Maggie I. Burreson
Maggie Burreson is an attorney in the litigation practice of Jackson Walker’s Dallas office. Maggie was a Summer Associate with the Firm in 2017 and 2018. Since beginning as an Associate in 2019, Maggie has taken a substantial role in all phases of litigation, including handling all aspects of discovery, drafting federal and state motions, and appellate briefs. In the past year she briefed and argued a motion for summary judgment, which the court granted, resulting in a total dismissal of claims worth tens of millions of dollars against her client. As a second-year associate, Maggie has taken over 15 depositions. Maggie has worked extensively on cases involving First Amendment rights, including drafting anti-SLAPP motions and related appeals.
While at Washington University School of Law, Maggie was a member of the National Moot Court Team, where she won the national William B. Spong Tournament her second year, won the accolade of “Best Speaker” at the ABA Regional competition her third year, and competed in the ABA National competition her third year. Before law school, Maggie developed her interest in First Amendment law as an intern for the Baptist Joint Committee in Washington D.C., where she assisted in conducting research for amicus curiae briefs and tracked national and state legislation affecting religious freedom. While working as a summer associate at Jackson Walker, she co-authored a piece for the ABA on the Religious Land Use and Institutionalized Persons Act.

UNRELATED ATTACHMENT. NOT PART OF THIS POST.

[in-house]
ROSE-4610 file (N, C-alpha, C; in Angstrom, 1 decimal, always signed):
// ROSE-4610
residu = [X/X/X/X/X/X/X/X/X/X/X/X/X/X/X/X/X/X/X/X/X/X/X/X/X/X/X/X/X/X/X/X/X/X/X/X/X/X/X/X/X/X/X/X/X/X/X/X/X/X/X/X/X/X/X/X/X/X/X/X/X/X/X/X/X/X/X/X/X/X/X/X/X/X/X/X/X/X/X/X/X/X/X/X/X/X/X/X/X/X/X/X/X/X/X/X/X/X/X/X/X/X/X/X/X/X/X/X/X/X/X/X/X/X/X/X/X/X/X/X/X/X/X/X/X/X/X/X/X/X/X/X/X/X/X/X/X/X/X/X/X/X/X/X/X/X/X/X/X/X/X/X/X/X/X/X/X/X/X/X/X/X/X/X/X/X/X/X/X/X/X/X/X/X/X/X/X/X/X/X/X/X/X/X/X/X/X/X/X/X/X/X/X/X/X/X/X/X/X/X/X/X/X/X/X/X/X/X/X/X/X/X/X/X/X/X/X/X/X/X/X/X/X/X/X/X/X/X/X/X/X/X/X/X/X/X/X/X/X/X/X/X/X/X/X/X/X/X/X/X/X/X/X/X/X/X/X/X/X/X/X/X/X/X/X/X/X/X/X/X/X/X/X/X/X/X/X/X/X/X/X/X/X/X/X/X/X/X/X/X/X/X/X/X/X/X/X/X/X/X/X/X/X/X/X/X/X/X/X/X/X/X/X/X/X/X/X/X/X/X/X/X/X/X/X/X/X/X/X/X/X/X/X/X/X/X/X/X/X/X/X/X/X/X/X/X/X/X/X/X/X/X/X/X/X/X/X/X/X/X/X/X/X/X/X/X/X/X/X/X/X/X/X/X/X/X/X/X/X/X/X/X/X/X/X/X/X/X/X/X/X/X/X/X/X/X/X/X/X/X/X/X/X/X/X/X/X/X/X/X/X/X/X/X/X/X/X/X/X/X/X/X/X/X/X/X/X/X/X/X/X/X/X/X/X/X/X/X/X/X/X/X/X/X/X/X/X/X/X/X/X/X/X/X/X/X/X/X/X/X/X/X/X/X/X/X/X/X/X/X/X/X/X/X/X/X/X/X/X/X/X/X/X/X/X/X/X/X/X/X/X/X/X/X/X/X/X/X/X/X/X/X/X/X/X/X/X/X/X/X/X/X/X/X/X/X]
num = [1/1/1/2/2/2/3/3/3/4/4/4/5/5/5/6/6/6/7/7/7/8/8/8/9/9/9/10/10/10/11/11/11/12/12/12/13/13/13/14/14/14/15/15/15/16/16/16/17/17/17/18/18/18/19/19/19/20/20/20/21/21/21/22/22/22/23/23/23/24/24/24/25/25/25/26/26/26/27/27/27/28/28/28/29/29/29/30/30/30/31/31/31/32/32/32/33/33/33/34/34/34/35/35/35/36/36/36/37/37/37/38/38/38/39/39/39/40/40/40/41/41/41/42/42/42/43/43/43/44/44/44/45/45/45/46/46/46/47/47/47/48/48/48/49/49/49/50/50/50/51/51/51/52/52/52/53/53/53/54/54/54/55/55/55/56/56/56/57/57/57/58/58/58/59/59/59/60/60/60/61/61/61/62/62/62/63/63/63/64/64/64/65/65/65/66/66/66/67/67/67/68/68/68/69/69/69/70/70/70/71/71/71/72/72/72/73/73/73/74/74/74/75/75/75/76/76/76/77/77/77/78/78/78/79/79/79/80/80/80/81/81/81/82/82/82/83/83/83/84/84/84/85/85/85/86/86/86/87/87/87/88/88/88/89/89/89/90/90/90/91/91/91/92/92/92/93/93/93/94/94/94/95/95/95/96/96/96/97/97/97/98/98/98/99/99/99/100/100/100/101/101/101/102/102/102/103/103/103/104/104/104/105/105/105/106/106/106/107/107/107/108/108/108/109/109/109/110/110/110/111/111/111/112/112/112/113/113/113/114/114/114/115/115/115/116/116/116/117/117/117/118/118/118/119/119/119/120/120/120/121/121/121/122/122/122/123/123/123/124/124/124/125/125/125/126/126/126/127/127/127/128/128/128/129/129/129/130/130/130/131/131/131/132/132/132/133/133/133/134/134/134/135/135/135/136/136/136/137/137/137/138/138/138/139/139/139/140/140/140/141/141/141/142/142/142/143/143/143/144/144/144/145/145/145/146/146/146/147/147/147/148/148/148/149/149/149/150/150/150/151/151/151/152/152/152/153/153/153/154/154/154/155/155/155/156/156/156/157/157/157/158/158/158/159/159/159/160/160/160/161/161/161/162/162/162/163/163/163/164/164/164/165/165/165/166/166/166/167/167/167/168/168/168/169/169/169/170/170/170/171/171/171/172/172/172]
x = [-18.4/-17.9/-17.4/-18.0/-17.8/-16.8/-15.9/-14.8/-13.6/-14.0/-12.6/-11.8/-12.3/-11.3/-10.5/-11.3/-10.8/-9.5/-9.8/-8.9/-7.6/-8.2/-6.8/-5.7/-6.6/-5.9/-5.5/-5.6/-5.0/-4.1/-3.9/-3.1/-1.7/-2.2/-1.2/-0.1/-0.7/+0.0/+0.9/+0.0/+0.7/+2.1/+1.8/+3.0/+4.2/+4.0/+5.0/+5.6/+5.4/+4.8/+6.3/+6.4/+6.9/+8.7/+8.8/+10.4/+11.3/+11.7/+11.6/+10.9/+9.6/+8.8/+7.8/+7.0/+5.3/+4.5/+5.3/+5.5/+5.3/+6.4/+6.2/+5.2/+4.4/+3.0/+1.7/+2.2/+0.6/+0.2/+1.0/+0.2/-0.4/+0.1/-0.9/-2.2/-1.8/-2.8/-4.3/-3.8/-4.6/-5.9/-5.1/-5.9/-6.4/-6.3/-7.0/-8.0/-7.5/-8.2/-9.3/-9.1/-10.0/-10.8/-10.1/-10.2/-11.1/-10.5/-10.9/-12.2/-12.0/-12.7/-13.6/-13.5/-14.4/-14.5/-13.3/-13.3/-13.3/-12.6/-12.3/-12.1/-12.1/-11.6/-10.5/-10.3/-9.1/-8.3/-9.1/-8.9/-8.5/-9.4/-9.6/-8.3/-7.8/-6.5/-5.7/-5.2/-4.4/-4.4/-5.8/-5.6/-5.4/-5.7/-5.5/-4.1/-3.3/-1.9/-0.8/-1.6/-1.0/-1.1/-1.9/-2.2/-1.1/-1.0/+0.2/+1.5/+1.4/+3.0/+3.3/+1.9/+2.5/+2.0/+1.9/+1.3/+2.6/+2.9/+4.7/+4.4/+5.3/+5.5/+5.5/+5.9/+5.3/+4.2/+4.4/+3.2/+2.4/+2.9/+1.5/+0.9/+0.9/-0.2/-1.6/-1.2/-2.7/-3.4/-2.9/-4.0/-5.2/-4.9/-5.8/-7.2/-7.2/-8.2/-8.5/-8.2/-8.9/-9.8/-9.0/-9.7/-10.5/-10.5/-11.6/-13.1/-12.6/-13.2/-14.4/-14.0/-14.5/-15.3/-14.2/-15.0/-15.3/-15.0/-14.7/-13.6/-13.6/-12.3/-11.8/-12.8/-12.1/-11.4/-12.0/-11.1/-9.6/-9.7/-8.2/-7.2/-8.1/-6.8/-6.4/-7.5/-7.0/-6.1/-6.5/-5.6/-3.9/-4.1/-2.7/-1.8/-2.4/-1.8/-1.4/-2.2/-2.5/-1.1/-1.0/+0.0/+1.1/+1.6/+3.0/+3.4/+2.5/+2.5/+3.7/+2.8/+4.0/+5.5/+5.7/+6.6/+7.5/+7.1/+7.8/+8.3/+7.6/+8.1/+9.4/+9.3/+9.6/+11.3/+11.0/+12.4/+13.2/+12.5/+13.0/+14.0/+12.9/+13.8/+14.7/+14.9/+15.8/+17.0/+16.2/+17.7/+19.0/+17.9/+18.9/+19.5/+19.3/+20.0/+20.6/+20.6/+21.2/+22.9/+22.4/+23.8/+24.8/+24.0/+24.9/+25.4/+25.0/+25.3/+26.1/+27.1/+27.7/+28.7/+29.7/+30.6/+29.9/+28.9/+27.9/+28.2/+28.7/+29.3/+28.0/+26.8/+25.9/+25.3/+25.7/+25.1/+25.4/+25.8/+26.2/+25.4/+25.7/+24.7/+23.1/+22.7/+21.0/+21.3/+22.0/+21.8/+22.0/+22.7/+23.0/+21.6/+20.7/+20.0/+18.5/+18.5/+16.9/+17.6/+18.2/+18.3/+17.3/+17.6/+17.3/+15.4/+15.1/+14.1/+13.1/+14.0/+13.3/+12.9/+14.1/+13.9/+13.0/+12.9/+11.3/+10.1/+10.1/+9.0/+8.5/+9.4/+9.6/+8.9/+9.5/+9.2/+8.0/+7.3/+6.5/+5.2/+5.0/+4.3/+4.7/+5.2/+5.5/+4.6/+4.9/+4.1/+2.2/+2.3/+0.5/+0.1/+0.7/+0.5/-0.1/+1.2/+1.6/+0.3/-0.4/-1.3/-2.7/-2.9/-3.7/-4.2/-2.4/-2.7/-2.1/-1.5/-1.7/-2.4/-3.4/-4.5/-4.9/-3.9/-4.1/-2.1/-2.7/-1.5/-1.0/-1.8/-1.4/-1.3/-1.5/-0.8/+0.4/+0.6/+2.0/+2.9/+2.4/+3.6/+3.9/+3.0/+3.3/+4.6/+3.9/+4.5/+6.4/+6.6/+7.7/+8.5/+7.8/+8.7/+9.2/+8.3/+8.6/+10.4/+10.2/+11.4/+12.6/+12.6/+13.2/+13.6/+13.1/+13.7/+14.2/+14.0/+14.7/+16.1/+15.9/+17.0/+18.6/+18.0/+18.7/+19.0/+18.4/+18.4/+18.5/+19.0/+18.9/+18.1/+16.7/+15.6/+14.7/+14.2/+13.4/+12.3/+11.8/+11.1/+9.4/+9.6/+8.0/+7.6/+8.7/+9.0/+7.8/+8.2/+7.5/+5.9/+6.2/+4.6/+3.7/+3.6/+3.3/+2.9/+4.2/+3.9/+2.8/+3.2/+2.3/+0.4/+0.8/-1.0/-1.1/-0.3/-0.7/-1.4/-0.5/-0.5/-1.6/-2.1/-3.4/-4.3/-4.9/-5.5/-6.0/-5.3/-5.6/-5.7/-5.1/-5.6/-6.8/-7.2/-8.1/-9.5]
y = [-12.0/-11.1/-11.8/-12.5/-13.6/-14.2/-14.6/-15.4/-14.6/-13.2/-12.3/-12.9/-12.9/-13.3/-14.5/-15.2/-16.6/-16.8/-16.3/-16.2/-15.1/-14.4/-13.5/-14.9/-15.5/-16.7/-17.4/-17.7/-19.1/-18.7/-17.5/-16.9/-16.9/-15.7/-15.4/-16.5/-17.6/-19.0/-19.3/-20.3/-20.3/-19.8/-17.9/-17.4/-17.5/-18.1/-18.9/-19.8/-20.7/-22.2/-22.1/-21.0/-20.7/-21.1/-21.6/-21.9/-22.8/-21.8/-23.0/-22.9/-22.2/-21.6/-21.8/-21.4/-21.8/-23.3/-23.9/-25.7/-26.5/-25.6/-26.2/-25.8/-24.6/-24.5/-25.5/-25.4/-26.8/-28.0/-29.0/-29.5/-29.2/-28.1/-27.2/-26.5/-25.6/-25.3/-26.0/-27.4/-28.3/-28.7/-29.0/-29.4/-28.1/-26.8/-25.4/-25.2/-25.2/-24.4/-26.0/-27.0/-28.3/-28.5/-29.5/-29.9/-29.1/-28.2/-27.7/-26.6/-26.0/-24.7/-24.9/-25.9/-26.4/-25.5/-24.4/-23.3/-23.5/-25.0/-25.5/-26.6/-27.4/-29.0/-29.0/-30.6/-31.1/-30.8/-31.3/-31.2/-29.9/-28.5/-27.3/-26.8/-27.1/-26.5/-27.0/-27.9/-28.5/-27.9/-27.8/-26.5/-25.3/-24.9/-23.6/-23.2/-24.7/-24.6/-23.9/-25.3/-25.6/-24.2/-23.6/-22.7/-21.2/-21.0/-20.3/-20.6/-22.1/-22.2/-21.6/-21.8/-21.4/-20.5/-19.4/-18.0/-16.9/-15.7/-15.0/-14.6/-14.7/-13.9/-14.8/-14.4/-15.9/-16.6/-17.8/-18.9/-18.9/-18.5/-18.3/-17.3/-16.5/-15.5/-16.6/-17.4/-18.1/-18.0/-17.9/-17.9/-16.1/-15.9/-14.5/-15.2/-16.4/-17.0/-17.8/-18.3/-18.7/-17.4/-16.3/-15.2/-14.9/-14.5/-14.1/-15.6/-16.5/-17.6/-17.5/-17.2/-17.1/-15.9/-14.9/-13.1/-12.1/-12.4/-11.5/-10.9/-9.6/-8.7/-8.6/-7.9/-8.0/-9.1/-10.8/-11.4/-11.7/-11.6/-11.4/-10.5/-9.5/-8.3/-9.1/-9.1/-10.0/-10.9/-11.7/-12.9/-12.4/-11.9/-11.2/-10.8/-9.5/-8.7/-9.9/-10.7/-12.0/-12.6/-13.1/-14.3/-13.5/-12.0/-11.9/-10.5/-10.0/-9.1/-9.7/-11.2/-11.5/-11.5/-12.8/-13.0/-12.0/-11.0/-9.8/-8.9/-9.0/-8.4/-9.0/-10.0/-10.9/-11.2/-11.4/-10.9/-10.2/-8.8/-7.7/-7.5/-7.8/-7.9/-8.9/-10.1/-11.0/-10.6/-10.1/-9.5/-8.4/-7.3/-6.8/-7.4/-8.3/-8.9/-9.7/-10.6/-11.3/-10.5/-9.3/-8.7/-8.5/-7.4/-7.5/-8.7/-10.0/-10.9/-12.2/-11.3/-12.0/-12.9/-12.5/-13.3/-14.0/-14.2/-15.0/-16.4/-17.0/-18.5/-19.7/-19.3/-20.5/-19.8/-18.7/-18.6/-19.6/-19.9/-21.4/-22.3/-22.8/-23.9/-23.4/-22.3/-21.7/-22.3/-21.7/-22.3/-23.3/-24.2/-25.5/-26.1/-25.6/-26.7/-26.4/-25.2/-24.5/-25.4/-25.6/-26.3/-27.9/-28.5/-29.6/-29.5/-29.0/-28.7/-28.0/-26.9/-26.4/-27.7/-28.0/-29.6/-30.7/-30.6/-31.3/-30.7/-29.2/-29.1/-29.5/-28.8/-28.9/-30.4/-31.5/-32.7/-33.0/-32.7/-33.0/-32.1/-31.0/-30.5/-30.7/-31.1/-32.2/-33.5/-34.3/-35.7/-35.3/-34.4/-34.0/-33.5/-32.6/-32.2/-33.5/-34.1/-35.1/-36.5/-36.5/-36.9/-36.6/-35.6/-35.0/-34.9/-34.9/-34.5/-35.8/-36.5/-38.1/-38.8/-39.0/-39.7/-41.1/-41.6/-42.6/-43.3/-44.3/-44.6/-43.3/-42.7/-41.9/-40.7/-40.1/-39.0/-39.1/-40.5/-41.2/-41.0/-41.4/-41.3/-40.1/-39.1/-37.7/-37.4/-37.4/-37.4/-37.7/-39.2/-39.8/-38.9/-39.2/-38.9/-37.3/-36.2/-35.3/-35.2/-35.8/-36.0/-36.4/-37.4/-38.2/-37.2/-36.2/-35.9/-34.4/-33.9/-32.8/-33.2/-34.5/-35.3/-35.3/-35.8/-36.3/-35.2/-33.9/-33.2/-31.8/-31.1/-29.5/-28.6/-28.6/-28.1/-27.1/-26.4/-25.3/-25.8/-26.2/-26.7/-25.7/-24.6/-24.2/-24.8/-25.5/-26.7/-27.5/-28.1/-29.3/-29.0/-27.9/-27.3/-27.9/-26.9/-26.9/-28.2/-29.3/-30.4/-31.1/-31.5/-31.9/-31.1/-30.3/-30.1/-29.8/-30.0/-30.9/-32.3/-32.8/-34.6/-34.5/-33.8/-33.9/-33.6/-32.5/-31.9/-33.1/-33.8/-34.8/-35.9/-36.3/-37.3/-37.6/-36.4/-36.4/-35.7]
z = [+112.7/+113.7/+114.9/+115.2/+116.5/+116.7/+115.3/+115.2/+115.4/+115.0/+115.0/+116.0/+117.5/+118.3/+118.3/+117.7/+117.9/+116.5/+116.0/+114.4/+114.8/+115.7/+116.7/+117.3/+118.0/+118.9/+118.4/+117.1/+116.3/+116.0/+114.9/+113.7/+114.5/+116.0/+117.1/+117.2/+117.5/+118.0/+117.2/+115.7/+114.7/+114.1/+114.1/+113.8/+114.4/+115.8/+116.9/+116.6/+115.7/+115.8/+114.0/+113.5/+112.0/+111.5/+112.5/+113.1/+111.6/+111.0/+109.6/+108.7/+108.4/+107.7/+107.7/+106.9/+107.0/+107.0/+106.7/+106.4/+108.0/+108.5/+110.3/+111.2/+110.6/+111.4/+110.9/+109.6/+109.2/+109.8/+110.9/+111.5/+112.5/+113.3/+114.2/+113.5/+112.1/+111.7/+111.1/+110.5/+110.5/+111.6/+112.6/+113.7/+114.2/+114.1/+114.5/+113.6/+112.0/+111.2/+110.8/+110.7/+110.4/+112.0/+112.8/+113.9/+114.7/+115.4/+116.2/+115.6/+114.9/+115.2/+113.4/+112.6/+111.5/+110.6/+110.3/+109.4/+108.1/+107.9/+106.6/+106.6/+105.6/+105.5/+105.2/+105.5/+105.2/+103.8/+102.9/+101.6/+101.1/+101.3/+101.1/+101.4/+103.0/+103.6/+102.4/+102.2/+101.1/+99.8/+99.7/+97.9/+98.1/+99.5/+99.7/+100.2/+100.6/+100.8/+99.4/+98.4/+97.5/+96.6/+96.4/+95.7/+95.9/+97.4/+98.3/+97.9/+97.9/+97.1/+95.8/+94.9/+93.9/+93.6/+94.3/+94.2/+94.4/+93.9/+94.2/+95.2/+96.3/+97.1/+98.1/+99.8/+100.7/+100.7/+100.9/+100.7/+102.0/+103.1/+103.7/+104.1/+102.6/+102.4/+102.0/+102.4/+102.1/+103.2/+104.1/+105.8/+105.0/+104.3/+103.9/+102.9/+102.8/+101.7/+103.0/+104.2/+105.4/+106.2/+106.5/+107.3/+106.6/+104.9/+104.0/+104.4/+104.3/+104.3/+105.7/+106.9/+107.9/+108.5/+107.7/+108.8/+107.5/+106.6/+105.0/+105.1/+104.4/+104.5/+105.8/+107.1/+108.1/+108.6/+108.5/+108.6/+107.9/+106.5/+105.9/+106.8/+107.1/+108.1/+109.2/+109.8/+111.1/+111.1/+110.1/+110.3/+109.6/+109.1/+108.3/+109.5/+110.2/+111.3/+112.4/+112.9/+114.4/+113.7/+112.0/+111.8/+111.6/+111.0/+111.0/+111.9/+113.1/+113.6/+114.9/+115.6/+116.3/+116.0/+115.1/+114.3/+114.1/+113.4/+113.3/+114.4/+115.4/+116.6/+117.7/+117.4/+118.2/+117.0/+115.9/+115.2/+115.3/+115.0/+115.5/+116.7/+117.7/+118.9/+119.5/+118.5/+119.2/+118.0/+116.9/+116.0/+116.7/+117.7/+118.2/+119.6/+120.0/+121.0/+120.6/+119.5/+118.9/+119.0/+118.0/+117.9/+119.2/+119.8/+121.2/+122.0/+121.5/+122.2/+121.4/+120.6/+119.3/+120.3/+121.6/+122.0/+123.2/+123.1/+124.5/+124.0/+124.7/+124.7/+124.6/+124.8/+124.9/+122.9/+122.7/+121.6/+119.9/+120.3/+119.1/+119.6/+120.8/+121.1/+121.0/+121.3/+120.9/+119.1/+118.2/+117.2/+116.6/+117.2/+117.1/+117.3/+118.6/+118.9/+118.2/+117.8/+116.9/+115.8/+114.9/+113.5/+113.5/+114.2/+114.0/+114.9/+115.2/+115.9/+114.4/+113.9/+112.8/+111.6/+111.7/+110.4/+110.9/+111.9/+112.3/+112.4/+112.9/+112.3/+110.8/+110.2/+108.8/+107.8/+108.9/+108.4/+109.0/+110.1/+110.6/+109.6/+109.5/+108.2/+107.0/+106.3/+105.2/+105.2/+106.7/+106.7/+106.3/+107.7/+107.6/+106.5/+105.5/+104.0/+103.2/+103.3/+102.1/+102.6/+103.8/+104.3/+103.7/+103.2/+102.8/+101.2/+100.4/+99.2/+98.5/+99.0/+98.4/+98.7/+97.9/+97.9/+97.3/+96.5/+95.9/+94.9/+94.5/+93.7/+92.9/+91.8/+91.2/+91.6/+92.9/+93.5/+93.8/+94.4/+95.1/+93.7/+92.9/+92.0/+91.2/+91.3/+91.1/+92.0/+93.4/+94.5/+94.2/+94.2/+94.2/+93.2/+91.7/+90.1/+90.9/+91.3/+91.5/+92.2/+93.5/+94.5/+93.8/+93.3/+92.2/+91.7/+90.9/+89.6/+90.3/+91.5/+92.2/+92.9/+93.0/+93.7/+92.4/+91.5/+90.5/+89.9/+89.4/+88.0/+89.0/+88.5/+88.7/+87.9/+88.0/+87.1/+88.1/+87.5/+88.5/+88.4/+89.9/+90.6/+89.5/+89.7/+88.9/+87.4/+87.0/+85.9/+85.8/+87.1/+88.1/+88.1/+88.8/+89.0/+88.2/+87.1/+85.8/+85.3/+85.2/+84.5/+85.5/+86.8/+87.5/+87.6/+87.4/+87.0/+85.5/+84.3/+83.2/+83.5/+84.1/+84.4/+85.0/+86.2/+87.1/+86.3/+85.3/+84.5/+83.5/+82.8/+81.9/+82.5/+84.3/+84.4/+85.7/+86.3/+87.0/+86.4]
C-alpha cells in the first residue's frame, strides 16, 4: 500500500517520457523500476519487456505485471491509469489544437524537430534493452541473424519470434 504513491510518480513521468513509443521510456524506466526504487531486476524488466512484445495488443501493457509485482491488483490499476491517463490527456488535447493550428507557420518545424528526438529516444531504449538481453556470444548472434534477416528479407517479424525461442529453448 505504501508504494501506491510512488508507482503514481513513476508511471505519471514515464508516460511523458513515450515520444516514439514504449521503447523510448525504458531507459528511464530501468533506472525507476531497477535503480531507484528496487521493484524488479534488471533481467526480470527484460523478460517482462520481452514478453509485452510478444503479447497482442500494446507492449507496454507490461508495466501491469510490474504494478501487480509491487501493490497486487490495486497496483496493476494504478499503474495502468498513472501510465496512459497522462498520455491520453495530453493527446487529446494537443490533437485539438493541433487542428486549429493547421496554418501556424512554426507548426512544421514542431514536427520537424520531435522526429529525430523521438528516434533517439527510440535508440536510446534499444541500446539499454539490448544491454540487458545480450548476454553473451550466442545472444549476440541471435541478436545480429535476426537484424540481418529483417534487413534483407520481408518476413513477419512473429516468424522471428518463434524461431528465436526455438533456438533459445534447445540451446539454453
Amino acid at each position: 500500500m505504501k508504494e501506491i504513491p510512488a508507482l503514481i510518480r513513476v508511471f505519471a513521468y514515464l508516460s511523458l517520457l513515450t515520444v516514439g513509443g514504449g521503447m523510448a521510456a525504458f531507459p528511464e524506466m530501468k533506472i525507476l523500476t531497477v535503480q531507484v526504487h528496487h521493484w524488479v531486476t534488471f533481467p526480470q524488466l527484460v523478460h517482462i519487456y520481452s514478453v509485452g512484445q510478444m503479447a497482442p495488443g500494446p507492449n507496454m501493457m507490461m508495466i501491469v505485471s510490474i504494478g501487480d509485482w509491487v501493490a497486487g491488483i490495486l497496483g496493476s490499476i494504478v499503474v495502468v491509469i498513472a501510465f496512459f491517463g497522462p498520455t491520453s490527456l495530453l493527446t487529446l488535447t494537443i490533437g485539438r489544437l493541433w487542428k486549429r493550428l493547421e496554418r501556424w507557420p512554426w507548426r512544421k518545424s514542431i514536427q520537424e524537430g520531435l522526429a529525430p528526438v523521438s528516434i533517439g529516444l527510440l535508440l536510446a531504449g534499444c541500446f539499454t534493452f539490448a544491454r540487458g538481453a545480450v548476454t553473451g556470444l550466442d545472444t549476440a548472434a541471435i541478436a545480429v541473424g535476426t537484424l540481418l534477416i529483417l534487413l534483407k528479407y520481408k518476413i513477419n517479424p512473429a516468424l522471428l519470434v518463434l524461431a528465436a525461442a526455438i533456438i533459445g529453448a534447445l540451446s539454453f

When she’s not vigorously advocating on behalf of her clients, Maggie loves researching and trying new restaurants in the Dallas area, spending time with her husband, Jared Webber, and dog, Sasha, and planning her next trip to a new country.
B.A., summa cum laude, Texas Christian University
- Phi Beta Kappa
- Chancellor’s Scholar
- John V. Roach Honors College
J.D., magna cum laude, Washington University School of Law
- Order of the Coif
- Research Assistant for Professor Gregory Magarian
- Washington University Law Review, Vol. 95, Staff Editor, Vol. 96, Symposium Editor
- Honor Scholar Award, Washington University School of Law, 2017-2019
- Judge Amandus Brackman Moot Court Award, Washington University School of Law
- Advisory Board of the Political Science Department, Texas Christian University, 2020-Present
April 17, 2020Insights
COVID-19 and Cameras in the Courtroom: Could the Pandemic and Emerging Technologies Usher in a New Era of Judicial Transparency?
The COVID-19 pandemic has caused courts to drastically shift their rules regarding cameras and other recording devices in the courtroom.
April 8, 2020Client Results
Nathaniel Yu, the former student body president of a California Bay Area public high school, was punished for a short video on YouTube parodying a James Bond film to promote his election campaign.